Boston Scientific agrees purchase of Apama Medical for up to $300mn
Medical technology innovator Boston Scientific Corporation is set to buy Apama Medical in order to expand its expertise in electrophysiology.
Paying an initial $175mn, the fee could rise to $300mn between 2018 and 2020 based on achievements of clinical and regulatory milestones.
The technology in question concerns treatment of atrial fibrillation (AF), a common heart rhythm disorder estimated to affect more than 33mn people worldwide.
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The standard of care in AF ablations is pulmonary vein isolation (PVI) – the application of energy to create lines of scar tissue around the pulmonary veins in the left atrium to block unwanted electrical signals that trigger AF. PVI is currently performed using two different technologies: point-by-point RF-based ablation and single-shot balloon-based ablation.
The Apama RF balloon – a single-shot, multi-electrode technology – is designed to combine the primary benefits of both RF point-by-point and balloon-based ablation approaches, notably the ability to deliver differentiated levels of energy and shortened procedure times.
The technology incorporates built-in digital cameras with LED lights and sensing electrodes on the balloon which allow for real-time visualisation and assessment of catheter electrode contact. This is intended to provide physicians with higher confidence of effective energy delivery and the ability to customise the amount of energy delivered around the circumference of the balloon, while further reducing procedure times when compared to existing balloon technologies.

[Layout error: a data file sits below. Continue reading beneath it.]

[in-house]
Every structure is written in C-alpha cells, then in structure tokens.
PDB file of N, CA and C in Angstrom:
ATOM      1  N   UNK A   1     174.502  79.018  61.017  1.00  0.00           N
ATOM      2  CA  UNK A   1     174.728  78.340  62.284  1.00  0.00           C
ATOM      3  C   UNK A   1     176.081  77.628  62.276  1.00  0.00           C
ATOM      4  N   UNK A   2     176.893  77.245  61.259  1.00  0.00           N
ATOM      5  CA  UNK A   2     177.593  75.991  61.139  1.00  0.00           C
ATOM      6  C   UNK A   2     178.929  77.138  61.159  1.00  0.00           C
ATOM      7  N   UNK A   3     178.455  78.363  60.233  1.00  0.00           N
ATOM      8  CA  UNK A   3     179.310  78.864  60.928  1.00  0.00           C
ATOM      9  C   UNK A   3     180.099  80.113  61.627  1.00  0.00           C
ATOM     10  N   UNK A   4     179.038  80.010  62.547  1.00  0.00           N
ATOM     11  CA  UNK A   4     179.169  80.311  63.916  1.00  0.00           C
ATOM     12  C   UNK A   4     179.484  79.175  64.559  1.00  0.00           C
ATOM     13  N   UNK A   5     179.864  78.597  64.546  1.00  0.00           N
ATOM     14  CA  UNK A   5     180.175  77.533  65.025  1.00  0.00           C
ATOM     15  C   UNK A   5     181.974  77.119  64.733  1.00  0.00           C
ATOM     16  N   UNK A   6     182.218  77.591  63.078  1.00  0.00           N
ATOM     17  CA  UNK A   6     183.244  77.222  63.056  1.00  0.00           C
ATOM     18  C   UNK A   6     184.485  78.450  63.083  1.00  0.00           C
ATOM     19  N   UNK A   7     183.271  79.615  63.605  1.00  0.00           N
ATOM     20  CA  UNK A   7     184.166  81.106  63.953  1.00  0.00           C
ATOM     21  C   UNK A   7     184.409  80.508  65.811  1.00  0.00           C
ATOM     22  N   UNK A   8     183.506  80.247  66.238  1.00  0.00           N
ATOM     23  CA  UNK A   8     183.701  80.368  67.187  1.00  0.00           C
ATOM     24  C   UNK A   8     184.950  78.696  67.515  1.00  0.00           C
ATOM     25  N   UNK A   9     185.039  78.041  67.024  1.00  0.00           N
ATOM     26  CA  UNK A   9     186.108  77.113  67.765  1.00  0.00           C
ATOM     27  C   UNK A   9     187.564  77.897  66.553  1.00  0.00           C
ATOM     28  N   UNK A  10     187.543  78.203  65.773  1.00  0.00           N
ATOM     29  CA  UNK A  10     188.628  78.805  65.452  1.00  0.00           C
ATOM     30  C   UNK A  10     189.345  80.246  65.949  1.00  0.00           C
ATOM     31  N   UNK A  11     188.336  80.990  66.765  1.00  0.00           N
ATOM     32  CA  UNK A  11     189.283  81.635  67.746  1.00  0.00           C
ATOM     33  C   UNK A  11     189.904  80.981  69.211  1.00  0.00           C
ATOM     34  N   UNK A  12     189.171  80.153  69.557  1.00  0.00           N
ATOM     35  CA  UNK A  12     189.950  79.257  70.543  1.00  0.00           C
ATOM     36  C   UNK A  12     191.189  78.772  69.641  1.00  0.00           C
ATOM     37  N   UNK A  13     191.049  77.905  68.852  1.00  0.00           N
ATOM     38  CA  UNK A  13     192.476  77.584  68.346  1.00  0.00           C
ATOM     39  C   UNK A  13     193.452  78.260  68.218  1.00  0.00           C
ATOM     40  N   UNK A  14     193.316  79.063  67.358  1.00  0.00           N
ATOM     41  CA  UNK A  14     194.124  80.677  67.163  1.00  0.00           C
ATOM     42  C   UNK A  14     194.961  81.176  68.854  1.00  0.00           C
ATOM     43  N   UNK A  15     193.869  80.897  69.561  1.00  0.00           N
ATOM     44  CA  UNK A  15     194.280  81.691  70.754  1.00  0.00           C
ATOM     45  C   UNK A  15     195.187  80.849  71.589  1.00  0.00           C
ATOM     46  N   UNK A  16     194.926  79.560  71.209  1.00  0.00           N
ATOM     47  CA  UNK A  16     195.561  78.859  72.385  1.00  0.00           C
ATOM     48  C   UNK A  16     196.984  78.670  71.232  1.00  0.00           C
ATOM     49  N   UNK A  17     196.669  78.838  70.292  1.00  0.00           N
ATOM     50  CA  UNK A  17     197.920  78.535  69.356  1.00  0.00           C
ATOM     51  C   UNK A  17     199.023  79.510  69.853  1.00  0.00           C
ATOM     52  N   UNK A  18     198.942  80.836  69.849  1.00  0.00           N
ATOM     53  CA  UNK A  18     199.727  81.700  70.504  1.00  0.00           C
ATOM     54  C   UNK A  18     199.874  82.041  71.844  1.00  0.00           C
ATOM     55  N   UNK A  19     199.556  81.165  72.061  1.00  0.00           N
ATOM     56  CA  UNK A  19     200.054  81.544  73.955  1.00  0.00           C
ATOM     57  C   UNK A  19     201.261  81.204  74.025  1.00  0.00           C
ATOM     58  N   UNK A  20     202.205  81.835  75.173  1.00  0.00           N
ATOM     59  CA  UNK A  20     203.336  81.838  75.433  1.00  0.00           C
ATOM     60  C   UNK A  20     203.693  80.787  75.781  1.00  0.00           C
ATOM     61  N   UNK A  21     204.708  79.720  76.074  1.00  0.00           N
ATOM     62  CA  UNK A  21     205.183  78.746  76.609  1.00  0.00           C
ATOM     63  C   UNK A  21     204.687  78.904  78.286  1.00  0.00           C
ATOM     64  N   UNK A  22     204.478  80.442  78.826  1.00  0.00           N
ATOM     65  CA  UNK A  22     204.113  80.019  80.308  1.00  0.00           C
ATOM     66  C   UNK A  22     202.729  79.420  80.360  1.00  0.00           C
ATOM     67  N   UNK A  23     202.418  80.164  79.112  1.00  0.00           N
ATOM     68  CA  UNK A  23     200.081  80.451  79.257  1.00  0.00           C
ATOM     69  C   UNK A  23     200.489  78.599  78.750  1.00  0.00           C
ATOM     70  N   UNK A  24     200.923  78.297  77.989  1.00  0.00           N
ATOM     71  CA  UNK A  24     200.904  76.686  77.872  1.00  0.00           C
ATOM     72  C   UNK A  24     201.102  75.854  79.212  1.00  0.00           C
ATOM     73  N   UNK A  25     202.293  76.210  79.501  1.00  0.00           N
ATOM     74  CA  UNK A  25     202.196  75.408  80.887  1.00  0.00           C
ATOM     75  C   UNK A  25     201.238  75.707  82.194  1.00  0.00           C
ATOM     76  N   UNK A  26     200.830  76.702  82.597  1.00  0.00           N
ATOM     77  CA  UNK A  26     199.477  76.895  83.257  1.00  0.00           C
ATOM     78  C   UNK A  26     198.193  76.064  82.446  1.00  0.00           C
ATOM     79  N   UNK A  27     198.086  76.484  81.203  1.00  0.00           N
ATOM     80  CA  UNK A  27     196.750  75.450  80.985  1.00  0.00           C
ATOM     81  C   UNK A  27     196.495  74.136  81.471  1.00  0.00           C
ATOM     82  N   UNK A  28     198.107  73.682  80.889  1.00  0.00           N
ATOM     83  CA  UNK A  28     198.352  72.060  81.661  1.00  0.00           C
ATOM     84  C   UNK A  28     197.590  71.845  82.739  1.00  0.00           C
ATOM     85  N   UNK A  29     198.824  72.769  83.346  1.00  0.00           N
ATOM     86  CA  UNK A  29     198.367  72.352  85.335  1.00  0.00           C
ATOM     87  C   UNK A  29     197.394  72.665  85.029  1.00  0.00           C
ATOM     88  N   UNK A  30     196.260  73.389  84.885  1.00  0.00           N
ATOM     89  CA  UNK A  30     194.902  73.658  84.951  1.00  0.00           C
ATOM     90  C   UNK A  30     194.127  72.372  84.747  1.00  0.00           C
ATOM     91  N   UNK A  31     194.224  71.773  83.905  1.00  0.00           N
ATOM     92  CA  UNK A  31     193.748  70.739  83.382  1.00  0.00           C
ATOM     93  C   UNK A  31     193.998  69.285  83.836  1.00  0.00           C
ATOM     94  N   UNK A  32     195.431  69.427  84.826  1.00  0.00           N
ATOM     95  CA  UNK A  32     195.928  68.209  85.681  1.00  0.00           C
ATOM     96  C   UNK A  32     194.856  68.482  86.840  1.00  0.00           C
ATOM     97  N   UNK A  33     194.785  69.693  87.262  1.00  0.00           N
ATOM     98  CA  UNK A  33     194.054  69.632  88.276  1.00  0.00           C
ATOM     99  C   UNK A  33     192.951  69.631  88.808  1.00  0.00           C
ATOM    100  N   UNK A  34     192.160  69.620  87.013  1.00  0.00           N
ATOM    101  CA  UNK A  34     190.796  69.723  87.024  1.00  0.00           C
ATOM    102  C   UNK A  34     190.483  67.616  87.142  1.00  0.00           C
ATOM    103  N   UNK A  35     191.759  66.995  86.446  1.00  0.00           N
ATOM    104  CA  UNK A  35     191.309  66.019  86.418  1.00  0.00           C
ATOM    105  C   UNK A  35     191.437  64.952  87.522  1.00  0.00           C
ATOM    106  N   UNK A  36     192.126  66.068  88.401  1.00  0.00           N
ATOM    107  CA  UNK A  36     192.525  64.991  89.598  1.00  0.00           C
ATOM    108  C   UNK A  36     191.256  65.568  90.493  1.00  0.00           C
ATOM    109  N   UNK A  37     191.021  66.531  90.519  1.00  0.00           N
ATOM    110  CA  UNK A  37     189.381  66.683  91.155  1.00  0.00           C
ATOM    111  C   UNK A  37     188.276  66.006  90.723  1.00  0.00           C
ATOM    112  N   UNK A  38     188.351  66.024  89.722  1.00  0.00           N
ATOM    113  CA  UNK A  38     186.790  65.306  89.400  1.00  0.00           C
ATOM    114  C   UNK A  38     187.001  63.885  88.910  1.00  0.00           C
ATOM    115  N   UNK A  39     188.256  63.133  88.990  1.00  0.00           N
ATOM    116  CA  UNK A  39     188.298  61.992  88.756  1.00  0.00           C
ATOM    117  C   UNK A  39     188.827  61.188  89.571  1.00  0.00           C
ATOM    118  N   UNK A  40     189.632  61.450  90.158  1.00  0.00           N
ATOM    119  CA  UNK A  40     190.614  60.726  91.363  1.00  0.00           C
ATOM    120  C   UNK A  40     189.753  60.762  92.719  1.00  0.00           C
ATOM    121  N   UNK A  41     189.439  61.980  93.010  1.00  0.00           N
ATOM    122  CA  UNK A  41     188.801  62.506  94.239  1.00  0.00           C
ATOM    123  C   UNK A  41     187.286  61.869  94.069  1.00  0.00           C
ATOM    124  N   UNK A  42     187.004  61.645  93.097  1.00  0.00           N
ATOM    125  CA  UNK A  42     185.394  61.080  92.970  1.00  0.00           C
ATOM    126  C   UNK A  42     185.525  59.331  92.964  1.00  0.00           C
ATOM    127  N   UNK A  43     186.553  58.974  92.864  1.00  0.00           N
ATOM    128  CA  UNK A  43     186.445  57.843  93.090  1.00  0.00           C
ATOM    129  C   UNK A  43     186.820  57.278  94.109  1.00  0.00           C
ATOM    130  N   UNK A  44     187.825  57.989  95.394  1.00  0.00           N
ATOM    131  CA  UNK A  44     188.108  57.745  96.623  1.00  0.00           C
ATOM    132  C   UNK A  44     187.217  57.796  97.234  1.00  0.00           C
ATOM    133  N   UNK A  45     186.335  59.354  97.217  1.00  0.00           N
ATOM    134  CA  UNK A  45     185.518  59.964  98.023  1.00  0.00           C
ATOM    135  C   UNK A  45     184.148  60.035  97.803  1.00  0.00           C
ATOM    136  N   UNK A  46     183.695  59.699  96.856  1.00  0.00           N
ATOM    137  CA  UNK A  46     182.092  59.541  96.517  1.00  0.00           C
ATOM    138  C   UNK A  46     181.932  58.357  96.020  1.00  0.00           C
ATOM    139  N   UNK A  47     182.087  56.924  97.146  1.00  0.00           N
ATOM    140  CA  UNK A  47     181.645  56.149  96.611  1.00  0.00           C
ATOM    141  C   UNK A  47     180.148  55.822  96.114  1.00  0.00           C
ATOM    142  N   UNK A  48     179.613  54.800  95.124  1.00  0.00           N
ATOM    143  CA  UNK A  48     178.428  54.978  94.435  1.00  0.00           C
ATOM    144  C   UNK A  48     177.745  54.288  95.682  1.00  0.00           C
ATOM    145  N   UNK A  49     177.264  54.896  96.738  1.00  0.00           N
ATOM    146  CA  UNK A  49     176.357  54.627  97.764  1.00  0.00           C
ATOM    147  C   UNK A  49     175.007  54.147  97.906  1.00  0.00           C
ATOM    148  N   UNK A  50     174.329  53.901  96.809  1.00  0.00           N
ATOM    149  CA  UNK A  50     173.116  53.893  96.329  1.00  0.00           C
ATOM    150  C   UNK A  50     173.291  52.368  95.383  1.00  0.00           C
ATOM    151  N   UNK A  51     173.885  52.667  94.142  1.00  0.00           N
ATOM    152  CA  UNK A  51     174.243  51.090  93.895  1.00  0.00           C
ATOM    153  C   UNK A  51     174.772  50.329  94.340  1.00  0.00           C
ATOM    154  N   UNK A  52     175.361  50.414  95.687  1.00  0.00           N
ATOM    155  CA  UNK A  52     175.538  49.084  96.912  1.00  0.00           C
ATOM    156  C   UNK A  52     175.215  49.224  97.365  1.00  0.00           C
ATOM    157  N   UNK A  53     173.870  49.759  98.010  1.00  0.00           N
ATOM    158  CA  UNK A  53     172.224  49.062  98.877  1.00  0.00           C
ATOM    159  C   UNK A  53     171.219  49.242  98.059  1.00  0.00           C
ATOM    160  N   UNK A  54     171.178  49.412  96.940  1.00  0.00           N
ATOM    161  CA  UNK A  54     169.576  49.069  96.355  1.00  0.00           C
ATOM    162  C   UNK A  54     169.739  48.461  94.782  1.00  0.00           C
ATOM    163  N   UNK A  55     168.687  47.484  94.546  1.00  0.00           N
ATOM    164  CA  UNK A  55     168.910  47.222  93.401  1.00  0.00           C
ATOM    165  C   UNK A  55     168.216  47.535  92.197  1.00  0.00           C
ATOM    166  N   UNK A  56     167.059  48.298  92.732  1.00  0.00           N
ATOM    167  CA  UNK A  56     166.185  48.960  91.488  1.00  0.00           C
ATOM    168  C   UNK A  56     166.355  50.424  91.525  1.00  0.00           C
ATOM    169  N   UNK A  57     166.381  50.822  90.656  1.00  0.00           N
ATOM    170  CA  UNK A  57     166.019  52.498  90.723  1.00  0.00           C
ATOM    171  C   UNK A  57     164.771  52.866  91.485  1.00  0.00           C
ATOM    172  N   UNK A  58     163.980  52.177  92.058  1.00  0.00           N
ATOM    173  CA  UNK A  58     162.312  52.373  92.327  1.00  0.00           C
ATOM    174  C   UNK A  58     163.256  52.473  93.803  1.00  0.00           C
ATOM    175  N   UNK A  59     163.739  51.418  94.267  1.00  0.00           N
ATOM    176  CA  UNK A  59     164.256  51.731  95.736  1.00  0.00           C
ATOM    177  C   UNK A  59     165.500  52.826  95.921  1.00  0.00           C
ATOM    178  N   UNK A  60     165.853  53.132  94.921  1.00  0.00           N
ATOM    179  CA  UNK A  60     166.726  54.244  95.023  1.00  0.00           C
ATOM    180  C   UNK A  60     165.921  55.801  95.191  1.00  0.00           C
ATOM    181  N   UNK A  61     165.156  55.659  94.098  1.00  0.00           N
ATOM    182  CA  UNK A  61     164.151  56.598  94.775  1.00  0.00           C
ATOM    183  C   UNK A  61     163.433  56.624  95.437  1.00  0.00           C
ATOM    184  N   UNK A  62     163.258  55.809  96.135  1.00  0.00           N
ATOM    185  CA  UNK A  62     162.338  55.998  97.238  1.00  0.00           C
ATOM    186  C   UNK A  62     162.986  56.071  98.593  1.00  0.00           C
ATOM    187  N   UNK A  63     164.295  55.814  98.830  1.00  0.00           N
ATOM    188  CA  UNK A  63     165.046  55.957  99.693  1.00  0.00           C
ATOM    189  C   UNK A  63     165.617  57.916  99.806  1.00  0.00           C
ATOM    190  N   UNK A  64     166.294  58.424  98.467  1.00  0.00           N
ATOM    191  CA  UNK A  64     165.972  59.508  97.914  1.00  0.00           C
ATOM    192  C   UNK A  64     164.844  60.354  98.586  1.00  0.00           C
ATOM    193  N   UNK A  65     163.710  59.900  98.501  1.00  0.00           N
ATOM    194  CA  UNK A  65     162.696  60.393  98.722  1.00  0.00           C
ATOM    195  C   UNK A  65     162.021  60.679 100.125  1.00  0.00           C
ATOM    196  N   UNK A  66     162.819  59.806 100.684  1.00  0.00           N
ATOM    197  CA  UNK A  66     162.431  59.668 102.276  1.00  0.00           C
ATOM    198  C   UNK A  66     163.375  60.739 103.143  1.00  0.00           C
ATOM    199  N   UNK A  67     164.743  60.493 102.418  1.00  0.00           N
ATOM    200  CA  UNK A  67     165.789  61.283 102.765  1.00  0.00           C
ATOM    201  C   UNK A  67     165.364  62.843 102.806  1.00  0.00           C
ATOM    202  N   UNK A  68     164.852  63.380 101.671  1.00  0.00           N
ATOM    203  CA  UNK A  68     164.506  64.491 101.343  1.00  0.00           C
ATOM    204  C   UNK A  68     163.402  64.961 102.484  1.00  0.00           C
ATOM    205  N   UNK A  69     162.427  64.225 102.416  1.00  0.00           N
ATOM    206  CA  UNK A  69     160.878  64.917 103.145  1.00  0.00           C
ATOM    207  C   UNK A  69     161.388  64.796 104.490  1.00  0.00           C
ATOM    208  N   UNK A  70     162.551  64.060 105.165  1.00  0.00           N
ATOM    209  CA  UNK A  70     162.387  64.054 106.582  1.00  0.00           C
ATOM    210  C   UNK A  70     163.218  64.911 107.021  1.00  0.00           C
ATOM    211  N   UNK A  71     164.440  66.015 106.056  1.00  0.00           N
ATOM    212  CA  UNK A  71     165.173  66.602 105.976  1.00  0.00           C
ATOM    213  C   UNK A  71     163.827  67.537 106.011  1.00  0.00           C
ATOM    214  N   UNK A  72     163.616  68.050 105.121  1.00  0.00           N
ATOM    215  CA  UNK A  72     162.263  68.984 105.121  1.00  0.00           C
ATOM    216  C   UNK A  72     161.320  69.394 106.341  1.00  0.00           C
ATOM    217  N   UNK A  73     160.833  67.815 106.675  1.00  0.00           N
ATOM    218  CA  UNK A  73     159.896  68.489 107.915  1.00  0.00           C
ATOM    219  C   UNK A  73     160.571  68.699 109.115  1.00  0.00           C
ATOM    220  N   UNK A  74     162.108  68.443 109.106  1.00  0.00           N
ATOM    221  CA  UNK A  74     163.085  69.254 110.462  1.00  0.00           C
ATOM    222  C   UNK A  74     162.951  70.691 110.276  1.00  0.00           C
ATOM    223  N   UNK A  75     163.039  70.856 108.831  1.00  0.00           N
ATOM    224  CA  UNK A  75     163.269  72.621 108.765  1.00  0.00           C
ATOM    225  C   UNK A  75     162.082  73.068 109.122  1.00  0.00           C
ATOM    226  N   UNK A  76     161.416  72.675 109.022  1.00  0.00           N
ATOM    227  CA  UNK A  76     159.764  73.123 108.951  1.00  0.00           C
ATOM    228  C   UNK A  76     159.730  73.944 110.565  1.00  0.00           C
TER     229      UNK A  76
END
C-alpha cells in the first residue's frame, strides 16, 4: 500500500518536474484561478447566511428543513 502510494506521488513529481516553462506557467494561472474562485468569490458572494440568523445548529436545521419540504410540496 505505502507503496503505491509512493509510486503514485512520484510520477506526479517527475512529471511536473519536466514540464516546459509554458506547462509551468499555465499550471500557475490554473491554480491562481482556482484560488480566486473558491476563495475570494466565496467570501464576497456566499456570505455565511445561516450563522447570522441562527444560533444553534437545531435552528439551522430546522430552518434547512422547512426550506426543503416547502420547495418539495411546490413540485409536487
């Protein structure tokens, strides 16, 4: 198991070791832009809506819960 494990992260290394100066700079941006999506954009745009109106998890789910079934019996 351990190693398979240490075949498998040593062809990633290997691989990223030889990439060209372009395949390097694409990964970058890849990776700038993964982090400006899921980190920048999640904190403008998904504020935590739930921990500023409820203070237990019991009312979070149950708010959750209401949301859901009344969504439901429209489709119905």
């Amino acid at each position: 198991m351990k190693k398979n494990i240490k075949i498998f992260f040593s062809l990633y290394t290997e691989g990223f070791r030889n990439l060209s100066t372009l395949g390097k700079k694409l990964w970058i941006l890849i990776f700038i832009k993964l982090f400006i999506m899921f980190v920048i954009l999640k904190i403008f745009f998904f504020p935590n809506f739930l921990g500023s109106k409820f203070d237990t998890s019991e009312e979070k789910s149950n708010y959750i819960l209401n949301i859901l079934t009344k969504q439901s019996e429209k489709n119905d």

Joe Fitzgerald, president of Rhythm Management, Boston Scientific, said: “The acquisition of Apama further advances our continued investment in the electrophysiology category, and, upon commercialisation, would broaden our portfolio of differentiated arrhythmia solutions.
"We are also excited about the ability to integrate the Apama RF balloon system with our RHYTHMIA HDx Mapping System to provide physicians with an unprecedented visualisation of the heart during ablation procedures."
The Apama RF balloon is currently being studied in clinical trials in Europe to serve as the basis for CE mark approval, which is expected in late 2018.
Getting ready for cloud data-driven healthcare
As healthcare continues to recognise the value of data and digital transformation, many organisations are relying on the cloud to make their future-forward and data-centric thinking a reality. In fact, the global healthcare cloud computing market was valued at approximately $18 billion and is expected to generate around $61 billion USD by 2025.
At the forefront of these changes is the rapid adoption of cloud-based, or software-as-a-service (SaaS), applications. These apps can be used to handle patient interactions, track prescriptions, care, billing and more, and the insights derived from this important data can vastly improve operations, procurement and courses of treatment. However, before healthcare organisations can begin to dream about a true data-driven future, they have to deal with a data-driven dilemma: compliance.
Meeting regulation requirements
It’s no secret that healthcare is a highly regulated industry when it comes to data and privacy – and rightfully so. Patient records contain extremely sensitive data that, if changed or erased, could cost someone their life. This is why healthcare systems rely on legacy technologies, like Cerner and Epic EHRs, to manage patient information – the industry knows the vendors put an emphasis on making them as secure as possible.